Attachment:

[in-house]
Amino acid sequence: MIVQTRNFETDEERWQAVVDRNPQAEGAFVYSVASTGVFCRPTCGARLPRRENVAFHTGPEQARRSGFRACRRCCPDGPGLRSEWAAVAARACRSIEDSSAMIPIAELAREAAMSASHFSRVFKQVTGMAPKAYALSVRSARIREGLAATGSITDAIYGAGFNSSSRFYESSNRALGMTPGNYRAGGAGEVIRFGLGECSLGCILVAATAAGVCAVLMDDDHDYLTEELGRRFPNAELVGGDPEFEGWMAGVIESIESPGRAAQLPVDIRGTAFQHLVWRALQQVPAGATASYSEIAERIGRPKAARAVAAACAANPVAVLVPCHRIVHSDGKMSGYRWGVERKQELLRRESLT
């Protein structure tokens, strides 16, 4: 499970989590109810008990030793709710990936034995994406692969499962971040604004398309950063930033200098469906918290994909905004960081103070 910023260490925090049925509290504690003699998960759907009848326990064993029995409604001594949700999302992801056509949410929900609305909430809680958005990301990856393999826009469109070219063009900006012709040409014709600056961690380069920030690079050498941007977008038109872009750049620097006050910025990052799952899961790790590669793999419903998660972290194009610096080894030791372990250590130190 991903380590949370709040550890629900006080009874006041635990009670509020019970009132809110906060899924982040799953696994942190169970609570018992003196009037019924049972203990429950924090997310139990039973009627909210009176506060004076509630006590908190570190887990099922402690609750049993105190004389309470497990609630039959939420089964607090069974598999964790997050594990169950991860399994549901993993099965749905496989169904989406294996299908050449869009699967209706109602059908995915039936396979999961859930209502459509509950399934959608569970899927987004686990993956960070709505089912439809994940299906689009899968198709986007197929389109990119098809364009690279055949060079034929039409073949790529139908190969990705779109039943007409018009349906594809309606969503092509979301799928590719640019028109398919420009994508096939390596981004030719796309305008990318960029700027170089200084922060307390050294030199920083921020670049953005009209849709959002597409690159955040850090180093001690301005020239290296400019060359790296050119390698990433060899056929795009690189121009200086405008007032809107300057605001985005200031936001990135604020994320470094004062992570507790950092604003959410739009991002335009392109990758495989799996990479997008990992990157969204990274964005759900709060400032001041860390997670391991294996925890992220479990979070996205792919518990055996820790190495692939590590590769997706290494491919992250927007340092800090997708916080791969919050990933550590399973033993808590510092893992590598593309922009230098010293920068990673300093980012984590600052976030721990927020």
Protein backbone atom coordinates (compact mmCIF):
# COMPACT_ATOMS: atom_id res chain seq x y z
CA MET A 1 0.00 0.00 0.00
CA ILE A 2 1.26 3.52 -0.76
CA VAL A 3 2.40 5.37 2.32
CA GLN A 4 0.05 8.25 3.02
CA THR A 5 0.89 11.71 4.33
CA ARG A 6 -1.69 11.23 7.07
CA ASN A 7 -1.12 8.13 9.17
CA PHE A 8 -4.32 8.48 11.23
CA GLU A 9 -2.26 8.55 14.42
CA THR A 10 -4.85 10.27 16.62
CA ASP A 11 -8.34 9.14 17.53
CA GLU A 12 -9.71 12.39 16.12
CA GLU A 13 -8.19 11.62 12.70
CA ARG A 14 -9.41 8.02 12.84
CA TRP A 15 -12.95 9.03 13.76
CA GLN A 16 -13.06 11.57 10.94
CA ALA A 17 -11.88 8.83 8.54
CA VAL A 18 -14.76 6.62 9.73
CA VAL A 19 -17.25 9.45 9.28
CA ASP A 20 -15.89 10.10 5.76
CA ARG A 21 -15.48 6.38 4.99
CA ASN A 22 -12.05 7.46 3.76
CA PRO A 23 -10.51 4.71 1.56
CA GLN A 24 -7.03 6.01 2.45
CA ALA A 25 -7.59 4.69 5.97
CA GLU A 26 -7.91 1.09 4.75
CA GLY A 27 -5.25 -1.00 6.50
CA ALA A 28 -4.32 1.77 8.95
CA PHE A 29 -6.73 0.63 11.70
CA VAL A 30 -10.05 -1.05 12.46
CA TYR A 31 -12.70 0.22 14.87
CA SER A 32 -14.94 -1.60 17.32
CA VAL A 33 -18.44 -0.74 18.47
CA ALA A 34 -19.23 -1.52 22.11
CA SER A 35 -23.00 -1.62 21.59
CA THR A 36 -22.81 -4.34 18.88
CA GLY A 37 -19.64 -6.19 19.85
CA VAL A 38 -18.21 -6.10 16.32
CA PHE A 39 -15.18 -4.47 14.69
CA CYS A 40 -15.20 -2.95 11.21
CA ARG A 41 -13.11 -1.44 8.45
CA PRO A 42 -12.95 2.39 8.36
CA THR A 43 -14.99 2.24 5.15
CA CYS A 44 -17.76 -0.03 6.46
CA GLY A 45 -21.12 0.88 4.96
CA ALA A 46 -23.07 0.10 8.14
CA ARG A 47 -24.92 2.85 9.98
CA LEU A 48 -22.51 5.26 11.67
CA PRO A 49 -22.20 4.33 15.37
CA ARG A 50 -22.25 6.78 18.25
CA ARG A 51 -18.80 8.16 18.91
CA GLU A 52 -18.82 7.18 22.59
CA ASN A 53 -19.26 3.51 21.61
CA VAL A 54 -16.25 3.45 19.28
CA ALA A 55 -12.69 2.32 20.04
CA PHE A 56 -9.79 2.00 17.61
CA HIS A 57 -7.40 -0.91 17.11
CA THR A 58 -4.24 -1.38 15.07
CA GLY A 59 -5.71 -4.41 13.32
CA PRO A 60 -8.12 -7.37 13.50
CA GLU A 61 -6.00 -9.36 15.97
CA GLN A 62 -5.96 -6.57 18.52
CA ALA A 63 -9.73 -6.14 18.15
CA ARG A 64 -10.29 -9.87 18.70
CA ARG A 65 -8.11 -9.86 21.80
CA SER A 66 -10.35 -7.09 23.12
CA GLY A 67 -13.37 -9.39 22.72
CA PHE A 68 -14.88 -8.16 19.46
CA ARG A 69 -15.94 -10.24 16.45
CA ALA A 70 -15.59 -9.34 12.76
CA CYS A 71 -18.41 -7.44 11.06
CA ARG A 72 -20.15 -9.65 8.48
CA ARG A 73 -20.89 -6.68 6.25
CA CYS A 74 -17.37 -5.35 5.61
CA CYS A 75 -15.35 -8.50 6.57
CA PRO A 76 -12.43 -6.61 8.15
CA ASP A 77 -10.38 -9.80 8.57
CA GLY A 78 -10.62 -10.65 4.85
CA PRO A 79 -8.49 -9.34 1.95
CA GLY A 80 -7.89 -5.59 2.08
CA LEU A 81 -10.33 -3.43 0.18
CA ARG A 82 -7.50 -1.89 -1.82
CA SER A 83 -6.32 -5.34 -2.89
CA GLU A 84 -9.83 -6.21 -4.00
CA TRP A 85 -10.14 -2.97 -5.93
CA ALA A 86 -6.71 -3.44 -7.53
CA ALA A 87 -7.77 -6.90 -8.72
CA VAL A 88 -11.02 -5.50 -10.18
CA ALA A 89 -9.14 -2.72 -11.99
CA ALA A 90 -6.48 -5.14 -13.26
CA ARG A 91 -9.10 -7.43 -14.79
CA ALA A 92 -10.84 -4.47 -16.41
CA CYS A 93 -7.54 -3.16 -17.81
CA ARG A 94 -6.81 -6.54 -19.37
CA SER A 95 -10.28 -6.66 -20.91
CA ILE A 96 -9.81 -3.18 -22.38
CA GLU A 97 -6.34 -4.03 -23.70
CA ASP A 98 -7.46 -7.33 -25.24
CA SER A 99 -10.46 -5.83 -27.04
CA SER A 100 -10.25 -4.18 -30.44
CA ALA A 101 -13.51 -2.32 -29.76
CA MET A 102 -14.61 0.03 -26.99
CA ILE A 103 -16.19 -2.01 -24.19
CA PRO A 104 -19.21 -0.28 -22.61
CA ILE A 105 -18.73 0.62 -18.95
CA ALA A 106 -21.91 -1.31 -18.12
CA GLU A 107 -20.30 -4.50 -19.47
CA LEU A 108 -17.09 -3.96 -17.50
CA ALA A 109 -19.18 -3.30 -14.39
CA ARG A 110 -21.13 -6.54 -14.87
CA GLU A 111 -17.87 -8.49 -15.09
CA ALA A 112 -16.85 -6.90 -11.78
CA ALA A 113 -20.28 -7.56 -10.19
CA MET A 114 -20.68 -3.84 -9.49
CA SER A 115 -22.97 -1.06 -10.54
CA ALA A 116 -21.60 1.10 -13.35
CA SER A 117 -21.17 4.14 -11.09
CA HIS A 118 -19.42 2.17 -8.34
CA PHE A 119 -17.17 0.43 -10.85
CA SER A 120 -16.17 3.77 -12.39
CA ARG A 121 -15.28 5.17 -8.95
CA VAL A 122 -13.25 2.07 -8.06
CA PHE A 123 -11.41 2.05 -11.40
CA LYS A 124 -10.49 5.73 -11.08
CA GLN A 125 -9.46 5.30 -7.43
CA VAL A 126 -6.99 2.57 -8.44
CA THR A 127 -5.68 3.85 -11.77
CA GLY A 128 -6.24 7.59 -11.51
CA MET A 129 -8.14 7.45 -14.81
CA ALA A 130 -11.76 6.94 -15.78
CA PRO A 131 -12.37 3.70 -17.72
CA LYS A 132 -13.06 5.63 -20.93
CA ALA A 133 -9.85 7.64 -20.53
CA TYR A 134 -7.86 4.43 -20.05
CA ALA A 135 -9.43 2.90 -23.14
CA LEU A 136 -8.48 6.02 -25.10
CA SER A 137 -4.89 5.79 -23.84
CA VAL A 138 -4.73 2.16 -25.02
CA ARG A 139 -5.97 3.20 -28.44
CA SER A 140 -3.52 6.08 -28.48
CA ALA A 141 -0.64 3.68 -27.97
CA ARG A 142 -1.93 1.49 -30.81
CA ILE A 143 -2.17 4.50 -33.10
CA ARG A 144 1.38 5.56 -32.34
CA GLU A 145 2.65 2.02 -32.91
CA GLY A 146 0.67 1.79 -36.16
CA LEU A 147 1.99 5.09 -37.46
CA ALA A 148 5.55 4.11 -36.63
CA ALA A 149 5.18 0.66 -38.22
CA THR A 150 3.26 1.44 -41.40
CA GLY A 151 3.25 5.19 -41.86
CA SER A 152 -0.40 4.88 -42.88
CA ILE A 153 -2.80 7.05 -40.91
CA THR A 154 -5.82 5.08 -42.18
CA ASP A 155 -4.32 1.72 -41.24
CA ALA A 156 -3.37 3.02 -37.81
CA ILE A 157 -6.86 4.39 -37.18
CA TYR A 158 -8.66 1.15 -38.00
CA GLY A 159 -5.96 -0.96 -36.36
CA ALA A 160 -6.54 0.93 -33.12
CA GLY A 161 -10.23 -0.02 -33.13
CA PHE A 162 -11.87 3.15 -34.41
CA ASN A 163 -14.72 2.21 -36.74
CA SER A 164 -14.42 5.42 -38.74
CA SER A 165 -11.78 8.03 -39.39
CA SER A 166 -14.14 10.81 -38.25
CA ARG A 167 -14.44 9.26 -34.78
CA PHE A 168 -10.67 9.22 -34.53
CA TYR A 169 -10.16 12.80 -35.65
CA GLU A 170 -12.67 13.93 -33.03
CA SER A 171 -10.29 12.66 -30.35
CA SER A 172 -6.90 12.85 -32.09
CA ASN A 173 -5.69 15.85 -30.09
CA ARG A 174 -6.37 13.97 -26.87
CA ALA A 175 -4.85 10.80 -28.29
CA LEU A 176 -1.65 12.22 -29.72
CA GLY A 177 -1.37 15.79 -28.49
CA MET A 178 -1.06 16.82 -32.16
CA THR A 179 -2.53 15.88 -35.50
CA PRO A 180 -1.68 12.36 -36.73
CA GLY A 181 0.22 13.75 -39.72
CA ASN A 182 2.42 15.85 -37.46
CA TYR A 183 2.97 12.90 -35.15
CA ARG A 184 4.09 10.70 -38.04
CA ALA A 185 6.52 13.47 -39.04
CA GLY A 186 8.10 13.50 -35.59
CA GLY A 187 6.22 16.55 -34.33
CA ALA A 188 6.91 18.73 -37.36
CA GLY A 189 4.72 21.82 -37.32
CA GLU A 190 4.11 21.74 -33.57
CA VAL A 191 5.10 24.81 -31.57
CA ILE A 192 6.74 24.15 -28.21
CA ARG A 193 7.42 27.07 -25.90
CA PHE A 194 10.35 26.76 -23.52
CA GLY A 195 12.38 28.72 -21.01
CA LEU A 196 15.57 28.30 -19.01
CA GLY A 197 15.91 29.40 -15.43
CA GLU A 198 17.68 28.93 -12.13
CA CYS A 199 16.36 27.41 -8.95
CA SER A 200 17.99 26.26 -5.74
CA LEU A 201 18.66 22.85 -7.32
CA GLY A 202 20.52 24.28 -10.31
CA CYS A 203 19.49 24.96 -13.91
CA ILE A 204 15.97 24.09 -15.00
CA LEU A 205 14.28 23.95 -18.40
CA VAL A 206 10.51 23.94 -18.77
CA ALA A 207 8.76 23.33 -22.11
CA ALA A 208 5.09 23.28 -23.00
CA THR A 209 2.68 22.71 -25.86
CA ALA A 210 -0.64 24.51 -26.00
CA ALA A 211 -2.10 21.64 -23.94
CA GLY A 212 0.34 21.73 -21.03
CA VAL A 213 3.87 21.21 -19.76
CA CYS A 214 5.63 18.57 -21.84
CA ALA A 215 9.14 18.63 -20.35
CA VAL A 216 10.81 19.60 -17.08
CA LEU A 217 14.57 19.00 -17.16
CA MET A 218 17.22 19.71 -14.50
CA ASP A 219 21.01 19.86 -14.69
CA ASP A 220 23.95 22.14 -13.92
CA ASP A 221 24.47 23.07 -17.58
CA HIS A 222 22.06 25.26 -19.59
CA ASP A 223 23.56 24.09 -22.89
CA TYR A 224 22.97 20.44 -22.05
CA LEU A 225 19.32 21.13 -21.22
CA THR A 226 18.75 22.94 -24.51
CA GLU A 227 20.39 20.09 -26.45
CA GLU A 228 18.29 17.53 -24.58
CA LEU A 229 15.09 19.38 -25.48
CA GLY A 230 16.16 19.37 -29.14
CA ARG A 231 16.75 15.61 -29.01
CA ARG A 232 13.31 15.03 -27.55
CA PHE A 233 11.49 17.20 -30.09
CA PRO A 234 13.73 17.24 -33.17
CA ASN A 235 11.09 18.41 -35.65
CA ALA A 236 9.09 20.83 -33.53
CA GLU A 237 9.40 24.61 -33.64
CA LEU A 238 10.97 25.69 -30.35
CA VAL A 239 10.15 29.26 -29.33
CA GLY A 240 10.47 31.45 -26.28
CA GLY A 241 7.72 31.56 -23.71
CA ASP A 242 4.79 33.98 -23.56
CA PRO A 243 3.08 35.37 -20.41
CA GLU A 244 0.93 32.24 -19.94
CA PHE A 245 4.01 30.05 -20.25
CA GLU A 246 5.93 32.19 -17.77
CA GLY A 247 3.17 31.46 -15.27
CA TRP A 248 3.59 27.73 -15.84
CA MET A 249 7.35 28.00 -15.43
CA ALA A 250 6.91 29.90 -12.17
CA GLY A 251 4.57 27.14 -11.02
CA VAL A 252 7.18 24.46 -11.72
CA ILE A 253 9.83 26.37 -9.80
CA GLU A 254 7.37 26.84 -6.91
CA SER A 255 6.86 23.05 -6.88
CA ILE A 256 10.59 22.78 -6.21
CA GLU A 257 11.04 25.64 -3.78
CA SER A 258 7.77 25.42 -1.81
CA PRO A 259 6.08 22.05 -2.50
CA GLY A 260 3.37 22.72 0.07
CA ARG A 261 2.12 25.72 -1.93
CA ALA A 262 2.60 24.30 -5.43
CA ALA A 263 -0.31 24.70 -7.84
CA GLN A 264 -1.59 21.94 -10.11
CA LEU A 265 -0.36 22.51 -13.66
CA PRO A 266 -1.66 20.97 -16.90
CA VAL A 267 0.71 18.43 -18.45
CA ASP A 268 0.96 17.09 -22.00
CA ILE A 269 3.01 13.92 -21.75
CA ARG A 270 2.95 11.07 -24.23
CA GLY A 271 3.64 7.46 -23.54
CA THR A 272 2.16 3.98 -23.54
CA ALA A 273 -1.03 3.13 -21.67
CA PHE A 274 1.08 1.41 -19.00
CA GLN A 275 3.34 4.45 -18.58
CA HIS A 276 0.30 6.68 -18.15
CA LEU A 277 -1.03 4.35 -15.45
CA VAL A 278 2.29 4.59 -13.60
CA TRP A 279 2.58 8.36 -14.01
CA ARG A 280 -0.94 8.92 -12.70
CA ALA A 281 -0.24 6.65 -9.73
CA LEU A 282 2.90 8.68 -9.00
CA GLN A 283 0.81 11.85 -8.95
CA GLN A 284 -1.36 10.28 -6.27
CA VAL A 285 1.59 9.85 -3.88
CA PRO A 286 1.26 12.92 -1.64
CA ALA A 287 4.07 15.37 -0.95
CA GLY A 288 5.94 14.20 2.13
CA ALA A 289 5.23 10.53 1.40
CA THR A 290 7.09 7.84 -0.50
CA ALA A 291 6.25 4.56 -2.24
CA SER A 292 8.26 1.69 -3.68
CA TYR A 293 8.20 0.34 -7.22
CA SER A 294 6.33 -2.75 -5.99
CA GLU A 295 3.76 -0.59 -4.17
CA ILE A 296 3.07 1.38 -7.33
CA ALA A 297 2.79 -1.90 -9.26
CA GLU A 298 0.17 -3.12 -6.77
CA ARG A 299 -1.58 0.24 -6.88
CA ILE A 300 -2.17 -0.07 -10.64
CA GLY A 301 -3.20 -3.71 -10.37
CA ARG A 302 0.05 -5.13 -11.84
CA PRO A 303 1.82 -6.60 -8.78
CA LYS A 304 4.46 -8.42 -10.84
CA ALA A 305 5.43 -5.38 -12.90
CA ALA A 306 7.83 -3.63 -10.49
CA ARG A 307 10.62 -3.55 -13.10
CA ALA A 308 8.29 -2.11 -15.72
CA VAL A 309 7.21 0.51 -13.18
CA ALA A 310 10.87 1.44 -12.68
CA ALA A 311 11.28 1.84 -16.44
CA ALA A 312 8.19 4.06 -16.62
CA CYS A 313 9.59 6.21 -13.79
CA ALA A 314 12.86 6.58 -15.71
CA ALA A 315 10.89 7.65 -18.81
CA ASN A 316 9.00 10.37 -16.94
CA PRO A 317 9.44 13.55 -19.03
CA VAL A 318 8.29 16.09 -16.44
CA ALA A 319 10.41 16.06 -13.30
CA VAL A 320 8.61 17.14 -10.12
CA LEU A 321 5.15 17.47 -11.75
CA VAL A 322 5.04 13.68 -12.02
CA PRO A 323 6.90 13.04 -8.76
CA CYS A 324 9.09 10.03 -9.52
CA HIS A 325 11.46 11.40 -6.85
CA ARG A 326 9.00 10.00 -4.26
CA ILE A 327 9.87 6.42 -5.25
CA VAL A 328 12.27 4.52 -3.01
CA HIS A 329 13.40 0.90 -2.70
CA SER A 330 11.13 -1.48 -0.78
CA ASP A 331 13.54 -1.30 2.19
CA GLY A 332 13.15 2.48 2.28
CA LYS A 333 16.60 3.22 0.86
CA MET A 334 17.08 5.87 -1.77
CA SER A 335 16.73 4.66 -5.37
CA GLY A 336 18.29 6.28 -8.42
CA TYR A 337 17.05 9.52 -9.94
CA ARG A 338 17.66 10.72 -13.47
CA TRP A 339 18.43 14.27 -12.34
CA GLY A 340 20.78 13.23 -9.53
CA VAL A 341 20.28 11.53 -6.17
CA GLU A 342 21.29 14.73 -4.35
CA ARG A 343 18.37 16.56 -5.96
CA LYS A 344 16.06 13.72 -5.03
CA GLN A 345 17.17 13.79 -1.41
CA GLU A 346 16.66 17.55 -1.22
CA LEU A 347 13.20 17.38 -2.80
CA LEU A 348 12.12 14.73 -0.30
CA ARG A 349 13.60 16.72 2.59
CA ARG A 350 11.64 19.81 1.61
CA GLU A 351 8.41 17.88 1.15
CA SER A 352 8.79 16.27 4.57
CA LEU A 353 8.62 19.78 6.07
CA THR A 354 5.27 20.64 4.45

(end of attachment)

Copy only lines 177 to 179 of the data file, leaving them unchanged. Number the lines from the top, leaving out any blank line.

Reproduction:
CA SER A 172 -6.90 12.85 -32.09
CA ASN A 173 -5.69 15.85 -30.09
CA ARG A 174 -6.37 13.97 -26.87